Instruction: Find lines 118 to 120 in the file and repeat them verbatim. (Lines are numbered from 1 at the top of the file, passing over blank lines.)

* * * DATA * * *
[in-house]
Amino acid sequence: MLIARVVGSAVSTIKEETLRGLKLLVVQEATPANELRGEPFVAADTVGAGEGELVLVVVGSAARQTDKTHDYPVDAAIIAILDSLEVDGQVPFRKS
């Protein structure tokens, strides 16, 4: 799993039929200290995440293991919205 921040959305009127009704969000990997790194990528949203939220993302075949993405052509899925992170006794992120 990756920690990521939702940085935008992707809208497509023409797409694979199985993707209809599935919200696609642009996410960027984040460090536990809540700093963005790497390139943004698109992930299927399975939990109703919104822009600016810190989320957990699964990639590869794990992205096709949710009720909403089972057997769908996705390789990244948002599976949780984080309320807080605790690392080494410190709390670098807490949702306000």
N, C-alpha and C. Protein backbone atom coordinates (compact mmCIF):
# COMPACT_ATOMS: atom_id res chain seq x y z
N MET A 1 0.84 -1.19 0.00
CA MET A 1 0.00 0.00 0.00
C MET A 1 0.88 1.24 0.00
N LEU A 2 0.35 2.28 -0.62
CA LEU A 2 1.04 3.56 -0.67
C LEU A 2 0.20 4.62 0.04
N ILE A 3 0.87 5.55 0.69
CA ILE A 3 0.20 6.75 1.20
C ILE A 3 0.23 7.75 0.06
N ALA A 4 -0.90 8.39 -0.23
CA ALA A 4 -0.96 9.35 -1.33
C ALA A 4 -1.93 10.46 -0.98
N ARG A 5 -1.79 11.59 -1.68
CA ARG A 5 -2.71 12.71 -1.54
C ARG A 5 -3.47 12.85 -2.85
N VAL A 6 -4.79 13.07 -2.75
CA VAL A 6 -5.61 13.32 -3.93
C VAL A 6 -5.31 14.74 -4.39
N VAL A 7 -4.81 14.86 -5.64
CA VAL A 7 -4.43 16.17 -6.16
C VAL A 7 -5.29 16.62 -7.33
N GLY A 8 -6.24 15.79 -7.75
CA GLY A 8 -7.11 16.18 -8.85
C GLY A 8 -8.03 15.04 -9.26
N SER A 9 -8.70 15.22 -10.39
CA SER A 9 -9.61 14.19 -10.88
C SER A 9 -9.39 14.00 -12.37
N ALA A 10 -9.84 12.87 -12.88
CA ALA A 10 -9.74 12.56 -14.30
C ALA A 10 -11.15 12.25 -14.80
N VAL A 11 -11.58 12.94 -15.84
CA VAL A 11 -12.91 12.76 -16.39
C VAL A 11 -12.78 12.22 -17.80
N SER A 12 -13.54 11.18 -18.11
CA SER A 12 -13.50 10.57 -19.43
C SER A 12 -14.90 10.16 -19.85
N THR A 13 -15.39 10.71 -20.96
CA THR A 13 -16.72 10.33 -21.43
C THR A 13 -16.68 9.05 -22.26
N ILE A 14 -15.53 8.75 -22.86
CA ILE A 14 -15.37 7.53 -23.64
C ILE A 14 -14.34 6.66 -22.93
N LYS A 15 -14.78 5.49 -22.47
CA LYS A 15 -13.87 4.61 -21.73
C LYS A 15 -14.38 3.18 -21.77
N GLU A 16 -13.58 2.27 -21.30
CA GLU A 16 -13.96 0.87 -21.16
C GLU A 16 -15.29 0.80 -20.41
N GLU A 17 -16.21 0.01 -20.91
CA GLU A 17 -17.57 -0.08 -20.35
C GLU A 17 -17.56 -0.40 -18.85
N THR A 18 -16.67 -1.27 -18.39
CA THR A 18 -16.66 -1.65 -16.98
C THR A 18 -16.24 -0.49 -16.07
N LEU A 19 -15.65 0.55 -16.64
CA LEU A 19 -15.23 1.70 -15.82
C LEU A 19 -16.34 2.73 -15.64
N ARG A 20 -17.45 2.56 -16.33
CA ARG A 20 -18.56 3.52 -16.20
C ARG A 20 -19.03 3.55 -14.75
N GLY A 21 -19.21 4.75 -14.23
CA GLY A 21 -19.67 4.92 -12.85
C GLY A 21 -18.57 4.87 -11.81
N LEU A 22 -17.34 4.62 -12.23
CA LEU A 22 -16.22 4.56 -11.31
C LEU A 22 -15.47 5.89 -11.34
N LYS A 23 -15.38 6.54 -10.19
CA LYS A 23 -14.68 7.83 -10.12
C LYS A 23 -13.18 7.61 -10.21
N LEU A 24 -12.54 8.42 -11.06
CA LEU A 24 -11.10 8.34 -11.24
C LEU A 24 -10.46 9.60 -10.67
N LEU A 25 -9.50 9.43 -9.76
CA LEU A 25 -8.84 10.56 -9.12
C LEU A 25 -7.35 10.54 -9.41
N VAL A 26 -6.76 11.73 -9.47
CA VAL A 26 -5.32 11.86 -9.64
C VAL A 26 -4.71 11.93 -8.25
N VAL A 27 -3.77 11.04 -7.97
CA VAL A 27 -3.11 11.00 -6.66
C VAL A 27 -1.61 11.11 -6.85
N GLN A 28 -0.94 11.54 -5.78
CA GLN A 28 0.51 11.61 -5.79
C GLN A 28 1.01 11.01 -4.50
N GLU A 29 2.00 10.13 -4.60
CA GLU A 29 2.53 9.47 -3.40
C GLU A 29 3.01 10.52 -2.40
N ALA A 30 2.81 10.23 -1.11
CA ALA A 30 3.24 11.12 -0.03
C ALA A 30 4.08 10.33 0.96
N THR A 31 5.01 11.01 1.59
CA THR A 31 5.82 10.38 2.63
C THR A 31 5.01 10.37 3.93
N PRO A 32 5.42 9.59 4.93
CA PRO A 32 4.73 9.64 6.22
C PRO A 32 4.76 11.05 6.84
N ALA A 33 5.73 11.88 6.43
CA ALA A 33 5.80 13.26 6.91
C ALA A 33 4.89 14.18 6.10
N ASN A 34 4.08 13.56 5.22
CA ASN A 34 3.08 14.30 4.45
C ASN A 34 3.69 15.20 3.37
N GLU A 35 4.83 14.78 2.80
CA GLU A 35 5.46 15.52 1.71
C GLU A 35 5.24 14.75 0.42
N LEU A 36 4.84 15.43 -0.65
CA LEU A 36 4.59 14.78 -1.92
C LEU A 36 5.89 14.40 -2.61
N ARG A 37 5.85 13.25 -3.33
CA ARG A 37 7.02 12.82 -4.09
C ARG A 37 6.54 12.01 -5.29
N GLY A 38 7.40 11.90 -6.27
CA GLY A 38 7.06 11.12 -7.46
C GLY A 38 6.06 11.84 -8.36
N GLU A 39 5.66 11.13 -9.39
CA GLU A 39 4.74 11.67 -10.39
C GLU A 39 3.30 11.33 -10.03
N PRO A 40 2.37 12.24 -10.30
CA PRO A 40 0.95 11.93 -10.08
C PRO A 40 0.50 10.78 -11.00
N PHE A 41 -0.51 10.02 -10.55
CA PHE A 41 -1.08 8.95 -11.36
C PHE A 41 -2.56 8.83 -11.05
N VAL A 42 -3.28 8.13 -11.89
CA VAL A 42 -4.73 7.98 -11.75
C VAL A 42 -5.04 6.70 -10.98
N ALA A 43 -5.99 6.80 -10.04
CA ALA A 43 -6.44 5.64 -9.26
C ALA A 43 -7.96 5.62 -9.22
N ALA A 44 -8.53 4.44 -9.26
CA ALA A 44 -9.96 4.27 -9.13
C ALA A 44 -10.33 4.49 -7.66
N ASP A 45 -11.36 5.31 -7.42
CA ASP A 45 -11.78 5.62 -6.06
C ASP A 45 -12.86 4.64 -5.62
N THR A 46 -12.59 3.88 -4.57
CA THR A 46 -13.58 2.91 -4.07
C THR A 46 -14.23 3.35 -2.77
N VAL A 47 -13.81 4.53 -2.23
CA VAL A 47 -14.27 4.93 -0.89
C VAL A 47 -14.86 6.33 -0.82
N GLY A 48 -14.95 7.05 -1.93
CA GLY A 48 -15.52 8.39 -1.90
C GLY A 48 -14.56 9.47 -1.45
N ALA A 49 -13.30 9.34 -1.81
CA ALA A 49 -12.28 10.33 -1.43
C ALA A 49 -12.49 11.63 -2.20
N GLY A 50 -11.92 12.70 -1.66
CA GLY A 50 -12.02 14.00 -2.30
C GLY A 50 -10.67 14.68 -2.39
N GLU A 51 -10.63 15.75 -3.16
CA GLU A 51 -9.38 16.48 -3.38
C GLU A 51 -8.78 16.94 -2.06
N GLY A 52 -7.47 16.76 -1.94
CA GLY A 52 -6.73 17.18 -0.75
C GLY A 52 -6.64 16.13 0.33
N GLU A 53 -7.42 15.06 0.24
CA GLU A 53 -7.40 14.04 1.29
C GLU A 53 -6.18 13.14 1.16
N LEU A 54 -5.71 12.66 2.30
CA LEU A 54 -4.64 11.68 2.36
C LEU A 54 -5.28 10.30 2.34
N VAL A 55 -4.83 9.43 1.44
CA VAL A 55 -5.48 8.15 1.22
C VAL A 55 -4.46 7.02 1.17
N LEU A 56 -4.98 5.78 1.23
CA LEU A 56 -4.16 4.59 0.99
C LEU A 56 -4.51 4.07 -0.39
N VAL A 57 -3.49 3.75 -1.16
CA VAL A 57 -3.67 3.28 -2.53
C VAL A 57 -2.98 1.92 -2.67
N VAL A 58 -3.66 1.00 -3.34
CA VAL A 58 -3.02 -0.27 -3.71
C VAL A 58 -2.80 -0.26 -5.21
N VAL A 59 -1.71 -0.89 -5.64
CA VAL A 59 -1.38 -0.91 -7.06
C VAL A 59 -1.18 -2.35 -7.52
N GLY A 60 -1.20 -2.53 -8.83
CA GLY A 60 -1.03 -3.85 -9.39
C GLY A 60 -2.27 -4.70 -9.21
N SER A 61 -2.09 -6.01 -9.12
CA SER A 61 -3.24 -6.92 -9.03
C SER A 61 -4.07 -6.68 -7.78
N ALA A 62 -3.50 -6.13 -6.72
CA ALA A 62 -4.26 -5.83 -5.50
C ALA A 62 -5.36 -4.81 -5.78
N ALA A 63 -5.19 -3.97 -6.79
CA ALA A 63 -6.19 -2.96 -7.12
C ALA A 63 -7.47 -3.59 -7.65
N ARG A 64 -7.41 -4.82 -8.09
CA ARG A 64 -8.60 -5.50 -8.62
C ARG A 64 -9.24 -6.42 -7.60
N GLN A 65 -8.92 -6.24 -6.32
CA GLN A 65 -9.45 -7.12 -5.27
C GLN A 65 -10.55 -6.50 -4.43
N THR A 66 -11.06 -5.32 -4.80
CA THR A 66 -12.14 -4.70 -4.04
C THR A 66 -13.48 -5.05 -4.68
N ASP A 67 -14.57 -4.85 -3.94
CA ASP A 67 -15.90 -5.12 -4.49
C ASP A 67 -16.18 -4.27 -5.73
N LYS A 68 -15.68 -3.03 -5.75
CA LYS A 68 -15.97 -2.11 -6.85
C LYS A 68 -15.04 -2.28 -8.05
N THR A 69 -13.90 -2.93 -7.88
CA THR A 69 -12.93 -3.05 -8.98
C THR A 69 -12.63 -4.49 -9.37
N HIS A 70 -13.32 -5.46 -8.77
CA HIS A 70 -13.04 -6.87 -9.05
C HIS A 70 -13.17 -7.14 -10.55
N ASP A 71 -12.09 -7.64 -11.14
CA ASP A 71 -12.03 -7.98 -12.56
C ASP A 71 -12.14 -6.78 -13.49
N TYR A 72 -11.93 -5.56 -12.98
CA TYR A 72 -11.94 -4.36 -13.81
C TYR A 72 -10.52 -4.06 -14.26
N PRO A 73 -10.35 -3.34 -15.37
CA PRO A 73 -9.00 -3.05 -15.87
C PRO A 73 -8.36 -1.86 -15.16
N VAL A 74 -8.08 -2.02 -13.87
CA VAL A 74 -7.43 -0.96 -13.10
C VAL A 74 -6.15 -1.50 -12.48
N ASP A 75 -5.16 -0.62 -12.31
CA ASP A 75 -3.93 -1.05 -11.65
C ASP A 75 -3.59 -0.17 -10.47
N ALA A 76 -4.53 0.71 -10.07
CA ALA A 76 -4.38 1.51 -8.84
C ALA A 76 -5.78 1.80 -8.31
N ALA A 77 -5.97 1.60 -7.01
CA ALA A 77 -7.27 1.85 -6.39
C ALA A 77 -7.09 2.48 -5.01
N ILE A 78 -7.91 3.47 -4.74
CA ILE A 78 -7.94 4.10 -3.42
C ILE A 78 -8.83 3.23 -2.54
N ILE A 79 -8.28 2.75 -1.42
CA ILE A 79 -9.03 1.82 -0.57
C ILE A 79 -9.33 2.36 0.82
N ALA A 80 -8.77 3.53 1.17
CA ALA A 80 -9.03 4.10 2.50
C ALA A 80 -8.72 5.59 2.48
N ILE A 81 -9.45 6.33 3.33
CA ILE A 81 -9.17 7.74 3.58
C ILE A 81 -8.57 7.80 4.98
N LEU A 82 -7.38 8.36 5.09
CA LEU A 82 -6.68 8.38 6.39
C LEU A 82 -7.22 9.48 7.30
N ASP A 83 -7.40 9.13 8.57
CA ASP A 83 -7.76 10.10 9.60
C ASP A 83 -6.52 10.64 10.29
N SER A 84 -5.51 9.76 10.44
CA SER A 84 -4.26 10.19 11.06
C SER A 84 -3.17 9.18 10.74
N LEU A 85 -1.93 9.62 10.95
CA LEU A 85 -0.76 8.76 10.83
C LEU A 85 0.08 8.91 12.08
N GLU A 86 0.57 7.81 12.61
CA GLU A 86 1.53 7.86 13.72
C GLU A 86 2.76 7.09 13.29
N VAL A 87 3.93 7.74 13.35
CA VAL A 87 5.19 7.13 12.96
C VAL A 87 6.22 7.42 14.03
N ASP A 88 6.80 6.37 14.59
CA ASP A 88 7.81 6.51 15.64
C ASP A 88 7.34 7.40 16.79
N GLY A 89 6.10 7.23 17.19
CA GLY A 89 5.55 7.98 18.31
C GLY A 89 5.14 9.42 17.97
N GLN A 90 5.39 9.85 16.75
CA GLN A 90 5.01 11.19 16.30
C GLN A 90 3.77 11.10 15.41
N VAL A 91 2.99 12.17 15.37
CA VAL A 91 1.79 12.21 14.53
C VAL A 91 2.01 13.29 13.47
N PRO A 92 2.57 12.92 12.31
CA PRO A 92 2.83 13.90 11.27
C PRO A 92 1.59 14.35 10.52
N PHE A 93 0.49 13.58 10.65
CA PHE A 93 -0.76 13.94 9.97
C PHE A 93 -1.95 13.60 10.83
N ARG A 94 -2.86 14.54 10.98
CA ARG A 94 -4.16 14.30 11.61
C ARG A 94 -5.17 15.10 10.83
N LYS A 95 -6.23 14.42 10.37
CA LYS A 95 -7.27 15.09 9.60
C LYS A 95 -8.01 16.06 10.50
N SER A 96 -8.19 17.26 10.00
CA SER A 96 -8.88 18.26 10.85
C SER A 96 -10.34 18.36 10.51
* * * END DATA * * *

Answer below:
CA GLY A 38 7.06 11.12 -7.46
C GLY A 38 6.06 11.84 -8.36
N GLU A 39 5.66 11.13 -9.39